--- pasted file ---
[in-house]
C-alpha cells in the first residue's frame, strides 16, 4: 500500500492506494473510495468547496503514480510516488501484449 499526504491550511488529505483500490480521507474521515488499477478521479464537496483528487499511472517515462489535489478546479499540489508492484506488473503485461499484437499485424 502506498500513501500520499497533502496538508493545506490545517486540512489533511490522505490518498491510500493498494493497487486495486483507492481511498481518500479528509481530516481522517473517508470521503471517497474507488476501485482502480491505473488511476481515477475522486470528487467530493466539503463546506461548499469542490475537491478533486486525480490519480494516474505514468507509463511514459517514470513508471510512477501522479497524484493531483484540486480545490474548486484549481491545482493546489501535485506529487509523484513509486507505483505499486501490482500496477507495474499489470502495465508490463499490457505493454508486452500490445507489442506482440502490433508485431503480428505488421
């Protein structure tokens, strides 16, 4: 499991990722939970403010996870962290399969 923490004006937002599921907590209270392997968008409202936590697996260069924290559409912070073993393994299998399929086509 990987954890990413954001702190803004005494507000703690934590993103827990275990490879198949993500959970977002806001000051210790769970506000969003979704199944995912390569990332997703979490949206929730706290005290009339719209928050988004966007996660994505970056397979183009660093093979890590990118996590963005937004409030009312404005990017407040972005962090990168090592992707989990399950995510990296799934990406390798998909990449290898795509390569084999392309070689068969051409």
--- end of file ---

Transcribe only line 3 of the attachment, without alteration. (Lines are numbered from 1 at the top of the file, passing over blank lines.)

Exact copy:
């Protein structure tokens, strides 16, 4: 499991990722939970403010996870962290399969 923490004006937002599921907590209270392997968008409202936590697996260069924290559409912070073993393994299998399929086509 990987954890990413954001702190803004005494507000703690934590993103827990275990490879198949993500959970977002806001000051210790769970506000969003979704199944995912390569990332997703979490949206929730706290005290009339719209928050988004966007996660994505970056397979183009660093093979890590990118996590963005937004409030009312404005990017407040972005962090990168090592992707989990399950995510990296799934990406390798998909990449290898795509390569084999392309070689068969051409």